Woodworking (rec.woodworking) Discussion forum covering all aspects of working with wood. All levels of expertise are encouraged to particiapte.

Reply
 
LinkBack Thread Tools Search this Thread Display Modes
  #21   Report Post  
Old December 22nd 18, 06:58 PM posted to rec.woodworking
external usenet poster
 
First recorded activity by DIYBanter: Nov 2017
Posts: 1,783
Default Electrical Connection Technique (A Woodworking Tool Is Involved)

On Sat, 22 Dec 2018 09:52:47 -0800 (PST), DerbyDad03
wrote:

On Saturday, December 22, 2018 at 12:05:03 PM UTC-5, Joseph Gwinn wrote:
On Dec 21, 2018, DerbyDad03 wrote
(in ):

On Friday, December 21, 2018 at 1:24:11 PM UTC-5, Joseph Gwinn wrote:
On Dec 21, 2018, DerbyDad03 wrote
(in ):

On Friday, December 21, 2018 at 11:52:22 AM UTC-5, Joseph Gwinn wrote:
On Dec 21, 2018, DerbyDad03 wrote
(in ):

Keeping this relevant to the wRec, the following video shows us how to
replace
the power cord on a circular saw.

If you start at 4:30, you will see a technique for creating a "ring
connector"
from the bare power cord wires. What do think of this technique?

https://www.youtube.com/watch?v=61e5xG4kqXE

I have some issues with some of the other things he says and does in t

e
video, but this question is mainly about the connection method he uses



The proper method is to crimp a ring crimp terminal onto the wires, if
there
is space -- which looks questionable in this case.

In the old days, manufacturers crimped a hollow brass eyelet around the
stranded wire, creating a solid metal ring, but I have not seen that in
ages,
and it wasnt something that one could afford to do at home anyway.

Failing that, I twist the copper strands into a solid bundle and tin the
bundle with liquid rosin flux and radio solder, making a solid wire. Thi


is
bent around the terminal screw in the direction of tightening, and the
screw
is tightened. The wrap direction is critical to ensure that the wire doe


not
squeeze out from under the terminal screw.

One could also form an eyelet as shown in the video, and then tinned the
copper wire to solidify the ring.

The key is to ensure that thge terminal screw cannot cut the wire while
being
tightened.

.
I would not have drilled the plastic to get to the torx screws in the
plastic
handle. One can get torx screwdriver inserts with 6" shafts.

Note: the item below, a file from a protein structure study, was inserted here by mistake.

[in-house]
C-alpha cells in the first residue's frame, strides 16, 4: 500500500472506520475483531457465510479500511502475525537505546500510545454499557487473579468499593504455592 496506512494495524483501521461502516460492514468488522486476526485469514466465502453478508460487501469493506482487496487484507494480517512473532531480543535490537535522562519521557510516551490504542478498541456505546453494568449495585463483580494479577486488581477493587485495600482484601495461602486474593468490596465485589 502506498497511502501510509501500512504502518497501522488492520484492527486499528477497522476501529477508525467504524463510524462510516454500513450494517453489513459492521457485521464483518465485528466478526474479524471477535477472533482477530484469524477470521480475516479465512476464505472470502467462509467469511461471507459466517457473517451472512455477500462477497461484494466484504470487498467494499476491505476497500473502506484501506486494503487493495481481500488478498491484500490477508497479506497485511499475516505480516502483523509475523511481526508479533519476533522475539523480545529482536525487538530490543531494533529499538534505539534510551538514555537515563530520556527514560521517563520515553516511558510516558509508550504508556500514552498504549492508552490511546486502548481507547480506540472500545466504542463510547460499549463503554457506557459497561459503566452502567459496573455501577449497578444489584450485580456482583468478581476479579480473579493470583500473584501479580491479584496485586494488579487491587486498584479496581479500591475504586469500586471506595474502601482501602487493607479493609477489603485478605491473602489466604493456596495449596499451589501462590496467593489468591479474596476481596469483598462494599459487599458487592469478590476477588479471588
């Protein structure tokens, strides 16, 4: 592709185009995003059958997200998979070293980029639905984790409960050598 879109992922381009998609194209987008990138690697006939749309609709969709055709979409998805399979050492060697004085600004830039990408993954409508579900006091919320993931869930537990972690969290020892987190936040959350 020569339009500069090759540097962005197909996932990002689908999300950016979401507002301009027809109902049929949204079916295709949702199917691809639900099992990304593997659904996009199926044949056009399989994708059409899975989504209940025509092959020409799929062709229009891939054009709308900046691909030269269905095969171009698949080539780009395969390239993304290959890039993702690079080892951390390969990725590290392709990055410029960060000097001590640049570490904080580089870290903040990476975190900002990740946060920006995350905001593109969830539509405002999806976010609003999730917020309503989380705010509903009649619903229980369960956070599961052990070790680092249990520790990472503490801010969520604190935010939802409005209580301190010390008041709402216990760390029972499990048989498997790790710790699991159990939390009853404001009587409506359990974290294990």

I could not see how the cable was clamped on entry to the saw handle, bu


this area is critical.

Joe Gwinn

BTW...I also don't like the fact that he used a 3 prong plug and cut the
ground wire off on the inside, saying that using the 3 prong plug "doesn't
hurt".

I don't like doing that more on principle than on any actual "danger". I
don't
like giving the user the impression that a device is wired in a certain
manner
(e.g. equipment ground is present) when in reality it is wired differently



I agree. I would have connected the green to the motor frame somehow. But
double-insulated does work anyway, so the safety is not reduced.

My lathe cane with floating green, and that lathe would give a tickle due to
leakage from motor windings to motor frame, and thus to lathe cabinet. The
short-tern fix was a green ground wite (with ring terminals at both ends)
from cabinet to electrical safety ground. Wen I rewired the lathe, I
discovered the floating green, and fixed the problem.

But I will say that the guy in the video probably is not an electrical guy,
and so would not know what to do with that wire if he could not find a green
terminal for it.

I don't think that that tool would be approved by OSHA for use on a job
site if they knew that the ground wire was not being used.

Well, actually it would have been approved when it came out, and also today.
Double-insulated is still OK by UL.

Joe Gwinn

Yes, when it came out - double insulated with a 2 prong plug.

Today, modified with a 3 prong plug and unconnected ground? I think not.

I'd wager that if that saw was taken in for repair at an OSHA certified
repair shop, the shop would open it up and say "We can't put it back together
unless we replace the cord."

If they wanted to be extra cautious so as not to get on the wrong side of
OSHA, they'd probably interpret the "approved" sections of this letter
very strictly:

https://www.osha.gov/laws-regs/standardinterpretations/2009-03-16-1

I could be wrong, but I'd wager a beverage or two on it.


I agree with your interpretation ofthe OSHA page above, so Ill not be
betting any precious beverages.

But Id wager that shops that are that too strict on such minor issues lose
business.


I wonder if OSHA does sting operations to check these shops.

Other than those fake "mandatory" OSHA training sessions held by
immigration officers, that is.

Our local electrical tool repair depot always uses manufacturer
supplied or authorized replacement cords unless they are no longer